Higher education in low spirits

Many factors have contributed to the controversies raging in Kerala’s higher education sector. Nearly 70 colleges do not have Principals and those in charge are reluctant to take bold decisions. Also, the practice of making “recommendations” for appointments and admissions in violation of university laws has come in for scathing criticism. Predictably, the reforms introduced by the government have been slow in yielding results

Updated - June 23, 2023 04:34 pm IST

Published - June 23, 2023 12:19 am IST - Thiruvananthapuram

Activists of the Kerala Students Union gherao Principal A. Muhammed Thaha on the MSM College campus at Kayamkulam.

Activists of the Kerala Students Union gherao Principal A. Muhammed Thaha on the MSM College campus at Kayamkulam. | Photo Credit: Special Arrangement

The recent controversies that have rocked higher education institutions in Kerala have been in the making for a long time. While these have stemmed from a systemic rot that has plagued the sector, policy experts feel such issues could hamper the implementation of reforms that are in the pipeline. 

Educationist R.V.G. Menon firmly feels the “gross irresponsibility” shown by the State government in decision-making has percolated to the lower tiers of administration in universities and colleges. The scenario has led to a situation wherein senior officials in higher education institutions lack accountability.

Also read | Higher education in Kerala inching towards collapse: Governor

He flagged the delay in appointing Principals in nearly 70 colleges that necessitated senior Professors being given temporary charge in such institutions. “Very often, such officials are reluctant to take bold decisions. The delay in appointments, owing to pressure exerted by various groups, shows that the government does not take higher education seriously,” he said.

Referring to the Maharaja’s College’s attribution of SFI State secretary P.M. Arsho’s altered result to technical glitches in the software designed by the National Informatics Centre (NIC) for long, Prof. Menon asked why no remedial issue had been adopted earlier. “The autonomous college failed to exercise its powers by evolving solutions from within.”

Instilling confidence in faculty

Echoing the view, academic K.N. Ganesh rues the reluctance shown by large sections of the teaching community in assuming responsibilities for fear of victimisation. It is up to the government to embolden university and college authorities and instil confidence to function in accordance with the prescribed norms.

While he remains a staunch proponent of campus politics, the historian decried a scenario wherein governing bodies of universities and colleges are either sectarian or align themselves with political parties. “Such tendencies are unhealthy and often create a negative public perception. People respect those who uphold neutral or objective positions while conducting their responsibilities. It is also wrong to create an impression that one could not get anything done without political patronage,” he said.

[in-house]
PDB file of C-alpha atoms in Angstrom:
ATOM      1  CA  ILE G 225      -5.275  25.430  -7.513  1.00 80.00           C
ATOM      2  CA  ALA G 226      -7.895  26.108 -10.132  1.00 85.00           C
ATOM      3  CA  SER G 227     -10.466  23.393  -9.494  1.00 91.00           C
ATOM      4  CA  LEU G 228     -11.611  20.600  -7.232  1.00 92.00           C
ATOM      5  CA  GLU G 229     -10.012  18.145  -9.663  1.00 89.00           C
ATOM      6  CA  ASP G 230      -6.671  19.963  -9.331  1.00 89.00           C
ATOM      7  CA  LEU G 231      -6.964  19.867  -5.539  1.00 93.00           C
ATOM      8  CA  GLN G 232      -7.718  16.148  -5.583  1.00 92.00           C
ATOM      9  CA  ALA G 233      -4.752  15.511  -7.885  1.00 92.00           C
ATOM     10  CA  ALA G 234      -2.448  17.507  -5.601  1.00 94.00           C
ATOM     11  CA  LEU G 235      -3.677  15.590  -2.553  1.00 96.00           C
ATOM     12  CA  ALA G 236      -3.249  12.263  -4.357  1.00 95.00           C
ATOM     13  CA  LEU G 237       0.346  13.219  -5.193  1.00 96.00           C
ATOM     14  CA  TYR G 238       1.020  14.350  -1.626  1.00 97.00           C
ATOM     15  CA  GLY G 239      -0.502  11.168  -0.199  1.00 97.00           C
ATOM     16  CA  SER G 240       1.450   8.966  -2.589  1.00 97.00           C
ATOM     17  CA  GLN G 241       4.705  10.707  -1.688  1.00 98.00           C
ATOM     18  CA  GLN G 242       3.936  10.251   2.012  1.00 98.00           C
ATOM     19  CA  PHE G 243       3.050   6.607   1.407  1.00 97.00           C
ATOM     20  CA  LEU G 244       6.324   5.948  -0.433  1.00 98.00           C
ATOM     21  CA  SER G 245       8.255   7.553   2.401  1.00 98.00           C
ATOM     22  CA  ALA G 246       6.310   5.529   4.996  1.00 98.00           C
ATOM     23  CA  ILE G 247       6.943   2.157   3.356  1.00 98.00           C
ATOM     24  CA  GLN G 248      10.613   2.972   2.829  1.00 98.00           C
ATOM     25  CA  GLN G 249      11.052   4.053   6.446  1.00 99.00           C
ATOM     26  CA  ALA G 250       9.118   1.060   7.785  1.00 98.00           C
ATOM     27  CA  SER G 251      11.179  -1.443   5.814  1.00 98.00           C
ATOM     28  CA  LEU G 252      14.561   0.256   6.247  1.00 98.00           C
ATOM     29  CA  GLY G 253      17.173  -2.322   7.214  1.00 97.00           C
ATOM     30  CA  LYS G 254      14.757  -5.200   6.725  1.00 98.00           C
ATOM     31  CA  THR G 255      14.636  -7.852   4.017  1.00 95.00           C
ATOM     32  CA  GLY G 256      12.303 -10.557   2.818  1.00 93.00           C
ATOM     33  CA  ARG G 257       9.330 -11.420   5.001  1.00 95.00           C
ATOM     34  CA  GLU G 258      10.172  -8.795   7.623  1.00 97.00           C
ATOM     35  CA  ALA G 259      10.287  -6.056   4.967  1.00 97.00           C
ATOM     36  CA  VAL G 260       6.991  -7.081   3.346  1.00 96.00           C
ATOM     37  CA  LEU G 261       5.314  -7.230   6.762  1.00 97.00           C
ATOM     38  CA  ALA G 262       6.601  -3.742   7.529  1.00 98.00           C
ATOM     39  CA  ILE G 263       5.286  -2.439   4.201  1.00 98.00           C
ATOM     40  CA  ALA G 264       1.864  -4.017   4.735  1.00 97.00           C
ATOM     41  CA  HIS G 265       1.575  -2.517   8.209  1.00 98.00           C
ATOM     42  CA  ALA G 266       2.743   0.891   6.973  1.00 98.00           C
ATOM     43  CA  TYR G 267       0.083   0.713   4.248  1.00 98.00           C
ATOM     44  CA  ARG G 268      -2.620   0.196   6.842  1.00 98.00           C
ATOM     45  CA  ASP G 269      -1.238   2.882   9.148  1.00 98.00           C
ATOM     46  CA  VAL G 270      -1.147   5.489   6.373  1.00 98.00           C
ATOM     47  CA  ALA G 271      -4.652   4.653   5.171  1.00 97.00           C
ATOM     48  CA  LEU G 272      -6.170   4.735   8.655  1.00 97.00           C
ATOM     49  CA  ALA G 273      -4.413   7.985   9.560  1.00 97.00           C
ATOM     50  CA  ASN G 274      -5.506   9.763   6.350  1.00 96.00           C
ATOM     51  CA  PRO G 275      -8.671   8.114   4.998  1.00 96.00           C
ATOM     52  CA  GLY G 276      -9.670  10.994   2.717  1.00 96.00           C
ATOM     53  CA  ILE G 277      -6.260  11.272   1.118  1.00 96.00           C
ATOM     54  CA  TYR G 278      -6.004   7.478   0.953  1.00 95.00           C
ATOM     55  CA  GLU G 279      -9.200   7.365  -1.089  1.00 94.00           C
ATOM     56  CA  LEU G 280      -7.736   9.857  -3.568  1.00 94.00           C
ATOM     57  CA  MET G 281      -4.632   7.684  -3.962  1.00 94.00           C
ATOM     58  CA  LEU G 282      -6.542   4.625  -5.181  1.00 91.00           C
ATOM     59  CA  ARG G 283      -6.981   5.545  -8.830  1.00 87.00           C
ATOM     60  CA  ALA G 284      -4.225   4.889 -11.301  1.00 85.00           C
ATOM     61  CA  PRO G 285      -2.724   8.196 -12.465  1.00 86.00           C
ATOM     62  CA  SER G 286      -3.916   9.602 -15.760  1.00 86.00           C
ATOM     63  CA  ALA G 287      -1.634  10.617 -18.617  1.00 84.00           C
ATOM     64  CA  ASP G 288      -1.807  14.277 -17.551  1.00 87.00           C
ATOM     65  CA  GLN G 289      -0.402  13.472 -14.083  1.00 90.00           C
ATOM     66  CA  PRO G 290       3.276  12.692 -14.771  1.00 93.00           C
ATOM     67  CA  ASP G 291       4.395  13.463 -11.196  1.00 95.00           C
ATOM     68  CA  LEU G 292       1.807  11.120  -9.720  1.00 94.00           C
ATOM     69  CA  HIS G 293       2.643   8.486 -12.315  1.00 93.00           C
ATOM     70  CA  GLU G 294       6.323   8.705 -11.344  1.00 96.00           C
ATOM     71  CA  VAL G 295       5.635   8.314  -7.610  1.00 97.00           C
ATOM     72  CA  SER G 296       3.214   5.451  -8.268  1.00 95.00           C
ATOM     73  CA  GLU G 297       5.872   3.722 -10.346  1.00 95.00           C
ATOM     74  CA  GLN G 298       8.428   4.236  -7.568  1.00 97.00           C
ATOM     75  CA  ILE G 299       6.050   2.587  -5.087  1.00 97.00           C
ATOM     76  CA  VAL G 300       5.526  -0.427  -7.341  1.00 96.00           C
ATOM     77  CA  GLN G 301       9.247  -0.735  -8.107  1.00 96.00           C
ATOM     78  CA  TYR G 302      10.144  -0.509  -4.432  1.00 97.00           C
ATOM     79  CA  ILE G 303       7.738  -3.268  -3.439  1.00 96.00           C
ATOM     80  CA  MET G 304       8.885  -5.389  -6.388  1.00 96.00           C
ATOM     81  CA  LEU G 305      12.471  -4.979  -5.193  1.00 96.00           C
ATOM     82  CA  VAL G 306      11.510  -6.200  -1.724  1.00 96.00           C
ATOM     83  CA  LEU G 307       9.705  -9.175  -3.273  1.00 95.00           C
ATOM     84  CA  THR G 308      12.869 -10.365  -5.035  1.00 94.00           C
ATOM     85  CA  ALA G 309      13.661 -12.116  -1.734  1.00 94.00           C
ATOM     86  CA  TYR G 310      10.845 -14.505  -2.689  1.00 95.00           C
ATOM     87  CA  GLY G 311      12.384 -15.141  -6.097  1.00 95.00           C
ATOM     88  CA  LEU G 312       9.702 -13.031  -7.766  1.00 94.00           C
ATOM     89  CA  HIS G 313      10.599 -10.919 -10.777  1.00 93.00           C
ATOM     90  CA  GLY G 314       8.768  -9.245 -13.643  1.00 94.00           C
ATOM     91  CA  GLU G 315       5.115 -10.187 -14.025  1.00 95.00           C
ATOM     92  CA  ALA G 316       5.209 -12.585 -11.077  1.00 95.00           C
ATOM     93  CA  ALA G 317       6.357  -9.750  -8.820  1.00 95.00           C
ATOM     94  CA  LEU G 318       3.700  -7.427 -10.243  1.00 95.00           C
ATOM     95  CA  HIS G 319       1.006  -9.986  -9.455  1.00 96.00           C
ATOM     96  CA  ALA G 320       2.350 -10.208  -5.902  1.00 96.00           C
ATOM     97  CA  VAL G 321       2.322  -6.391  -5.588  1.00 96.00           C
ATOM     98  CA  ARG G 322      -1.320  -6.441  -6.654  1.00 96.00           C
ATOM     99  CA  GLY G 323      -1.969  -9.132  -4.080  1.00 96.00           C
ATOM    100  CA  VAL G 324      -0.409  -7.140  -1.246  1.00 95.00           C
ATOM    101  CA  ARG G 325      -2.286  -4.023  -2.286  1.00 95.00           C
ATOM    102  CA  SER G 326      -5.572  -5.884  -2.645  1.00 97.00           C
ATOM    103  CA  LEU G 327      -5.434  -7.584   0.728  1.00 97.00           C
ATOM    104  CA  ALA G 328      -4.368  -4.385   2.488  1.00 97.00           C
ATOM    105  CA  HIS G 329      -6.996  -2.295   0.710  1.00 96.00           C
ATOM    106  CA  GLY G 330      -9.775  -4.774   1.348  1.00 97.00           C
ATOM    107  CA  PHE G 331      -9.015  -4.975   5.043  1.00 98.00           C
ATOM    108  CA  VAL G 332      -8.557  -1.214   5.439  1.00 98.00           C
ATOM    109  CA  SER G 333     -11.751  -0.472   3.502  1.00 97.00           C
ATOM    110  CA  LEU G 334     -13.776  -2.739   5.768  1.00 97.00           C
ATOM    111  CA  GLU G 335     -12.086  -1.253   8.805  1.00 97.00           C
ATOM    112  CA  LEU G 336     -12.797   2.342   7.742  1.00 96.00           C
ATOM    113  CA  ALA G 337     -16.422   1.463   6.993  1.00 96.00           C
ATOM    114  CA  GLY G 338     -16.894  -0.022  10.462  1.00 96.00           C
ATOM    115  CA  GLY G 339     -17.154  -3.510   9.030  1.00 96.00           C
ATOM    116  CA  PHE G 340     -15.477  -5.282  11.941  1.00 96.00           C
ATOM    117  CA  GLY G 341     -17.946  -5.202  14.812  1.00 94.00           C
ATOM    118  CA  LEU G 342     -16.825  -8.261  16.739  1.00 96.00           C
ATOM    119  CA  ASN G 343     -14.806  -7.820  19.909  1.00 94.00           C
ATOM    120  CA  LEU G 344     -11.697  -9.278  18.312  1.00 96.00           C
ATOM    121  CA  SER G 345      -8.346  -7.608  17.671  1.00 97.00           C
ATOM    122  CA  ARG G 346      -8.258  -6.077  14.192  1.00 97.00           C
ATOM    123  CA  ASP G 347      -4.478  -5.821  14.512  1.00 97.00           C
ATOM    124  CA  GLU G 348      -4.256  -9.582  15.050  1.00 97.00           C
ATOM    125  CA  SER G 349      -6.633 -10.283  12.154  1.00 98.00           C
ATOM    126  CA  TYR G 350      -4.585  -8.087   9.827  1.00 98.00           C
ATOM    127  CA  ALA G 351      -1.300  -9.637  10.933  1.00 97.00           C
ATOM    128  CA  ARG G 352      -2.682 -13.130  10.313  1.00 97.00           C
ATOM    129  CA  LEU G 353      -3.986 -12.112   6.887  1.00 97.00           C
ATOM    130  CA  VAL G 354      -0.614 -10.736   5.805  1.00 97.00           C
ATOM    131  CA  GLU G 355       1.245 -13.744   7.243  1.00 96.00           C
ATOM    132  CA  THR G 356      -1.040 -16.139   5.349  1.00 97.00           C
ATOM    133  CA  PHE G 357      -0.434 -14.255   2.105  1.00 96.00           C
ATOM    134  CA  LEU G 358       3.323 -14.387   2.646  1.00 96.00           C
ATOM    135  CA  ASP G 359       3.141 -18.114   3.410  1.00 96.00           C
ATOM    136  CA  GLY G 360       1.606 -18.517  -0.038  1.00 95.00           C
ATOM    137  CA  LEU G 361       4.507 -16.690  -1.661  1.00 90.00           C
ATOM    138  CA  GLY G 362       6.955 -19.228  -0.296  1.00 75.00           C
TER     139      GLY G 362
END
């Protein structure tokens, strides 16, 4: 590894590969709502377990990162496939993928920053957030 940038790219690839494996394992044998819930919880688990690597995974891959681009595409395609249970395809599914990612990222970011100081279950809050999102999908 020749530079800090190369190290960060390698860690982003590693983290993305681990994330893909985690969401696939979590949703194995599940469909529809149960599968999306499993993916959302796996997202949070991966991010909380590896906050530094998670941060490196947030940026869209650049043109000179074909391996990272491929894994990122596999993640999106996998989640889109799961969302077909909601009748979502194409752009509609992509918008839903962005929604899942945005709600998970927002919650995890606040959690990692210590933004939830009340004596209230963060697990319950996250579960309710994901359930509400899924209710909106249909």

The way forward

Prof. Ganesh called for ensuring a fool-proof admission process that involved an exchange of information among universities to prevent fraudulent practices like what had unfolded at MSM College, Kayamkulam. He prescribed emulating the Central University of Hyderabad system that provided conditional admission for PhD and MPhil aspirants who are yet to appear for their qualifying degree examinations and later, a regular admission upon submission of degree certificates after scrutiny.

Also read:Higher education institutions in Kerala to compile student life cycle registry

The State government had over the recent past adopted measures to ensure the timely implementation of various reforms, which official sources point out, could resolve some shortcomings of the higher education sector. A dedicated cell in the Higher Education department has achieved considerable progress in developing an enterprise resource planning software aimed at automating administrative, academic, human resources, financial, examinations and other processes in universities and colleges.

The many possibilities

The e-governance system as well as the introduction of tamper-proof certificates with holograms and other security markings could help root out fraudulent practices. Besides, the proposed automated system could do away with the need for maintaining the hard copies of certificates. Such reforms assume importance in the wake of universities reporting instances of misplaced certificates and mark lists as seen in Mahatma Gandhi University recently.

While welcoming the decision to introduce four-year degree courses, Prof. Menon cautioned against the “inertia” among the stakeholders that has hampered reforms in the past, while alluding to the resistance displayed by the academic community towards the curriculum revision spearheaded by the Kerala State Higher Education Council led by its first vice chairman K.N. Panikkar. 

Criteria for faculty promotions

He also suggested introducing impartial, fair and competent performance-based assessments for faculty promotions. Such review systems have helped premier institutions maintain quality and student intake. 

Calls to overcome an “excessive” reliance on State governments to preserve the academic and administrative autonomy of higher education institutions have also been growing louder. Several stakeholders, who prefer anonymity, have been demanding an end to the practice of making “recommendations” for appointments and admissions in violation of university laws. Such goals will require Vice-Chancellors who are not merely “empowered” by governments and political masters, but liberated from their clutches.

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